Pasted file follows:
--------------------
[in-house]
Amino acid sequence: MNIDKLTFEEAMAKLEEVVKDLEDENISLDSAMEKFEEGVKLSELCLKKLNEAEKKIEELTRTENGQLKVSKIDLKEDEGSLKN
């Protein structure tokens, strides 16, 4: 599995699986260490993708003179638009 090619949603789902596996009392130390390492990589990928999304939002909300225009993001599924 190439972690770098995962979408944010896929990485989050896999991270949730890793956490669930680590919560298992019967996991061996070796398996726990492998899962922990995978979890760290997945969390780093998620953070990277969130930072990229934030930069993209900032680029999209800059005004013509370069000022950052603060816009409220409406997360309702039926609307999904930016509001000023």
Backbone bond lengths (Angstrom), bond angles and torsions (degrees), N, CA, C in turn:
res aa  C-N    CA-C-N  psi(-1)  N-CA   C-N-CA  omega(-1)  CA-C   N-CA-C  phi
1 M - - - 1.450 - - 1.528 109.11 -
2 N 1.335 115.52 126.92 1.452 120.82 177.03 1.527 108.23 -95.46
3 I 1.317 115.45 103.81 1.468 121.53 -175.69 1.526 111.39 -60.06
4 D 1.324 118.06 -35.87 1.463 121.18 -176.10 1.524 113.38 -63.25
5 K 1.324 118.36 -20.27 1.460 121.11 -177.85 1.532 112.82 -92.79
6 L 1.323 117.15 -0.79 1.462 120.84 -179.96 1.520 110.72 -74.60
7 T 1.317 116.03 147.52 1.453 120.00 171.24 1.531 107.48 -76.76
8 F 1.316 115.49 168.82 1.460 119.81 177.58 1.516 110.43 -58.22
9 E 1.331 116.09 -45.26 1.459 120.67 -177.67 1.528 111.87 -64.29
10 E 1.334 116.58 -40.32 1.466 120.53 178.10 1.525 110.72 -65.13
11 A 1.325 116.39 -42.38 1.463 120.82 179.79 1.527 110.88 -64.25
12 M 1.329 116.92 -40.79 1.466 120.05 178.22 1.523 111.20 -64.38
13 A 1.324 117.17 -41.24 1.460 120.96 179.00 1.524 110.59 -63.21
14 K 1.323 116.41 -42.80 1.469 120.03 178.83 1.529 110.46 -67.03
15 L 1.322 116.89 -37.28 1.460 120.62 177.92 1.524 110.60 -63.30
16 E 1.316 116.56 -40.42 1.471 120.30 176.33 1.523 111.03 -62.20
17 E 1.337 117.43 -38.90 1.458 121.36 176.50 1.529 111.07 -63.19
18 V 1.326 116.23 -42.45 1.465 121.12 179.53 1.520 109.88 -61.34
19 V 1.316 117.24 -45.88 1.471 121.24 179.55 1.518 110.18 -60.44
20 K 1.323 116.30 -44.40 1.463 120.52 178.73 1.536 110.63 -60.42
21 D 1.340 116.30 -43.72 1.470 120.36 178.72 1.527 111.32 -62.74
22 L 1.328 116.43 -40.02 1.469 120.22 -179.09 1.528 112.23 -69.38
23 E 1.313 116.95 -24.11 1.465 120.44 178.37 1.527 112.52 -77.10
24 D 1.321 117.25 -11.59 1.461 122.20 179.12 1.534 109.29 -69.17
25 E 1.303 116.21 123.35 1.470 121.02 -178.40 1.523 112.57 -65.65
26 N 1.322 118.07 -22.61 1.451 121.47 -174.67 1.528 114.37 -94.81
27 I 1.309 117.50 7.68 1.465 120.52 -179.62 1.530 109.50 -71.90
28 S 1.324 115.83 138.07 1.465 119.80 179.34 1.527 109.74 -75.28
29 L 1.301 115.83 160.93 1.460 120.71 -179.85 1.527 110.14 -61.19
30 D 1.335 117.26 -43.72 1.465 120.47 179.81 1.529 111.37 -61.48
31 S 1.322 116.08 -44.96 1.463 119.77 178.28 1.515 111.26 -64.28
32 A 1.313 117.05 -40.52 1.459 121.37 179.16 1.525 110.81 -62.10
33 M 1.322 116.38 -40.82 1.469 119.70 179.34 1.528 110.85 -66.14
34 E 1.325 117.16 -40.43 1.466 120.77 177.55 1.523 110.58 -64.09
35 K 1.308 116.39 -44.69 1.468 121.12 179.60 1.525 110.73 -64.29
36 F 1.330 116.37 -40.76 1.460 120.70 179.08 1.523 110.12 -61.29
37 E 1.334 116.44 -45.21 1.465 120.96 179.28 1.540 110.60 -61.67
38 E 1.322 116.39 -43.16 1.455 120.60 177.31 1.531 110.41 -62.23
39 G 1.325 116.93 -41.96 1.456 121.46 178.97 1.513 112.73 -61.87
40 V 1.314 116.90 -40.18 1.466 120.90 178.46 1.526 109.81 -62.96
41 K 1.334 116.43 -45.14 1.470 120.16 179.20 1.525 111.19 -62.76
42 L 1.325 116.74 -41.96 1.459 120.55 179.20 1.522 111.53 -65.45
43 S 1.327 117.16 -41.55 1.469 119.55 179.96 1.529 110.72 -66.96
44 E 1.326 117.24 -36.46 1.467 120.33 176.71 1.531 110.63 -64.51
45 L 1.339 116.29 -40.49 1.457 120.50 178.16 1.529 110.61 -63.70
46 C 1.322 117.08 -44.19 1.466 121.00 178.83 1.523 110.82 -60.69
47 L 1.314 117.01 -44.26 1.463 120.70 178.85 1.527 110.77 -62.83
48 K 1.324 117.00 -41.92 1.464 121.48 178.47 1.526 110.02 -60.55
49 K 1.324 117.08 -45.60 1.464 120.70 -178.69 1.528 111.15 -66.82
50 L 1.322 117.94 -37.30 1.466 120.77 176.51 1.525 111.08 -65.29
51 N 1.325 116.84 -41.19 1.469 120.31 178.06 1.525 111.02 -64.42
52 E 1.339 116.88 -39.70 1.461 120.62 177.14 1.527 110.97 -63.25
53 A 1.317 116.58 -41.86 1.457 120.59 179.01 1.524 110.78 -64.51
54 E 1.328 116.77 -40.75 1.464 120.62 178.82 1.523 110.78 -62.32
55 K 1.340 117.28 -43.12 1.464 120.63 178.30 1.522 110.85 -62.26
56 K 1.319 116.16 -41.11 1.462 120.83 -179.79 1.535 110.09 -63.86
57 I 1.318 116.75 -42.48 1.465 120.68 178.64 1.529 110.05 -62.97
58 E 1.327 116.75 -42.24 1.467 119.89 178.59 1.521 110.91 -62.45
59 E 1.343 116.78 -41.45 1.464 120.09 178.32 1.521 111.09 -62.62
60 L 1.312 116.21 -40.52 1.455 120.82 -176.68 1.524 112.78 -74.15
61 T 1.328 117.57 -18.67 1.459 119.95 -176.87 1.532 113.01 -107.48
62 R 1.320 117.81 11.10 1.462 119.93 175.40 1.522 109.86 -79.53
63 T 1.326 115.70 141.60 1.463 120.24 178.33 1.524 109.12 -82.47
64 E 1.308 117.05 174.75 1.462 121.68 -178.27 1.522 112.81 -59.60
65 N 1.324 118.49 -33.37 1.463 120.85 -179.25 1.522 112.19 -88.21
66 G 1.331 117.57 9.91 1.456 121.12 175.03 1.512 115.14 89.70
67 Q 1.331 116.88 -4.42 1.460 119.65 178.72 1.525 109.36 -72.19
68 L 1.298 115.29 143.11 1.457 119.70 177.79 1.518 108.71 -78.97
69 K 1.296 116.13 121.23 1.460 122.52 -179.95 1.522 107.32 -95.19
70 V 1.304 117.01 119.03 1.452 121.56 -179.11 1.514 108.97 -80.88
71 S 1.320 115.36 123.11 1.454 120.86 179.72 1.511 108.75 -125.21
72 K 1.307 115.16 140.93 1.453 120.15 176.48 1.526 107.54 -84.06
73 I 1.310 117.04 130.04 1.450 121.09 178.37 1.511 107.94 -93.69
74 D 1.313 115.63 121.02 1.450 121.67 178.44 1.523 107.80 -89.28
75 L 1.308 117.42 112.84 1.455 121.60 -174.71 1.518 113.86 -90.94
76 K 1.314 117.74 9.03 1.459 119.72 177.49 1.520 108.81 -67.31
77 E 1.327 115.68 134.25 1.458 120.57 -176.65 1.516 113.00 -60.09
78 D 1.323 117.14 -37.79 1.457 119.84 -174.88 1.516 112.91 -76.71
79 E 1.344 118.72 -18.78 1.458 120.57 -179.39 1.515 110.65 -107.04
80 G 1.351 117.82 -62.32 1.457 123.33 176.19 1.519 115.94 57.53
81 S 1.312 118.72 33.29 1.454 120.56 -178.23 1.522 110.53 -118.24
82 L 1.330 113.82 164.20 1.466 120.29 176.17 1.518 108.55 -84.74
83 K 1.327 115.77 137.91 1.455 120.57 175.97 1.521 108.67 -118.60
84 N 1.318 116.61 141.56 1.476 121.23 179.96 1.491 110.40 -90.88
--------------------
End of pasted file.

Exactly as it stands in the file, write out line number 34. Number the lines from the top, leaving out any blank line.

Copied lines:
29 L 1.301 115.83 160.93 1.460 120.71 -179.85 1.527 110.14 -61.19